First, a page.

Technology in Uglies by Scott Westerfeld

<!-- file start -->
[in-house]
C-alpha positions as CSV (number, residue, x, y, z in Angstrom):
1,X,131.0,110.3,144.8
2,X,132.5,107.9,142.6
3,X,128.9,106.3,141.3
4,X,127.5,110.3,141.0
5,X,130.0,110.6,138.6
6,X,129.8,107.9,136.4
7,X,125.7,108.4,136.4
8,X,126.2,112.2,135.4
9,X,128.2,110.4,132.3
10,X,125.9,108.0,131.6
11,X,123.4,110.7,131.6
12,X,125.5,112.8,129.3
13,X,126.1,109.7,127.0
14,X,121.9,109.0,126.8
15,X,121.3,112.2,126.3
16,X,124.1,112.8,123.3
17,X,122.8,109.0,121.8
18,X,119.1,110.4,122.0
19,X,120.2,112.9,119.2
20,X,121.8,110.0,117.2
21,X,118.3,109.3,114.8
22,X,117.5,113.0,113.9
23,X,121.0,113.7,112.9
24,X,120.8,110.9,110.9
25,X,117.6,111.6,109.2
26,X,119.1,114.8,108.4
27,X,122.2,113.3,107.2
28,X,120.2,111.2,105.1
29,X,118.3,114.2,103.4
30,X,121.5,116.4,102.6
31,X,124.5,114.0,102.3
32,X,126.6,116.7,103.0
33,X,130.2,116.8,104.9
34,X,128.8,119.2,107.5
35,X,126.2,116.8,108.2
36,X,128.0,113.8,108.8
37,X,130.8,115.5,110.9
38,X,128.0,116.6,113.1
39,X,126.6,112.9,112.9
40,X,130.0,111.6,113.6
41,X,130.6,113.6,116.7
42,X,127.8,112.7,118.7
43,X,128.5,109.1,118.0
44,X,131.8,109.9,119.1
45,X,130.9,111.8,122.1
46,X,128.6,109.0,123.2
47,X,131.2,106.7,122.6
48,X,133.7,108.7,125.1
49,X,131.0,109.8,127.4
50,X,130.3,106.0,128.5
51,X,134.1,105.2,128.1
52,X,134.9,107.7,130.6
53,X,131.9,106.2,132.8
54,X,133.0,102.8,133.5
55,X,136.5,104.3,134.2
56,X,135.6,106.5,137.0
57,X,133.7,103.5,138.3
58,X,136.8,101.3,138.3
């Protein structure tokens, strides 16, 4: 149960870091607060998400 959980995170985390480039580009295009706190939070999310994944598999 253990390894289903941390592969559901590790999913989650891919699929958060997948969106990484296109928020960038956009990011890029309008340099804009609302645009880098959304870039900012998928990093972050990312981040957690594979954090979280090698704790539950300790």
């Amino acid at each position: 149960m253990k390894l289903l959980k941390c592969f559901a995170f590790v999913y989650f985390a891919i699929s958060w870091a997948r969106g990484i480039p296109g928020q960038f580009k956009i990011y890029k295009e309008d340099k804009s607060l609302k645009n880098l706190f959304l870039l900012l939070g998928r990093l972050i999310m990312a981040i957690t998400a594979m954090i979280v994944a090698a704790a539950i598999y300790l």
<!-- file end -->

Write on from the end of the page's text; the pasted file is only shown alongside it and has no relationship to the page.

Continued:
The message sent to young adults reading Uglies, touches on a topic that many teens struggle with, that of outer beauty. Technology is used in the novel to turn all citizens “pretty” at the age of 16. The main character uncovers the secret that when teenagers are operated on to transform from “ugly” to “pretty,” they not only lose their individuality, but also their ability to think for themselves. Most “pretties” become puppets of the state. Technology offers the teen a way to fit in with their peers, while robbing them of their own thoughts. This creates a fear of technology and an inability to escape its grasp. As a teacher, technology is presented in my classroom as something that my students control and use to express themselves in creative ways, not something that steals their thoughts or dominates their minds. Because of the many messages we receive through movies and the media, the future of technology can become intimidating, inferring that computers and artificial intelligence will take over our lives. This is the message the reader receives as a few evil, arrogant individuals use these resources to “better the world.” However, we should be cautious of the individuals using technology, and not fear technology, itself. Recognizing some of these messages that are being transmitted to young adults is something I, myself, need to keep in mind as I introduce new tech tools to my students. I need to emphasize the positives of technology and remind my students that they can master the tech tools, rather than being intimidated by them.

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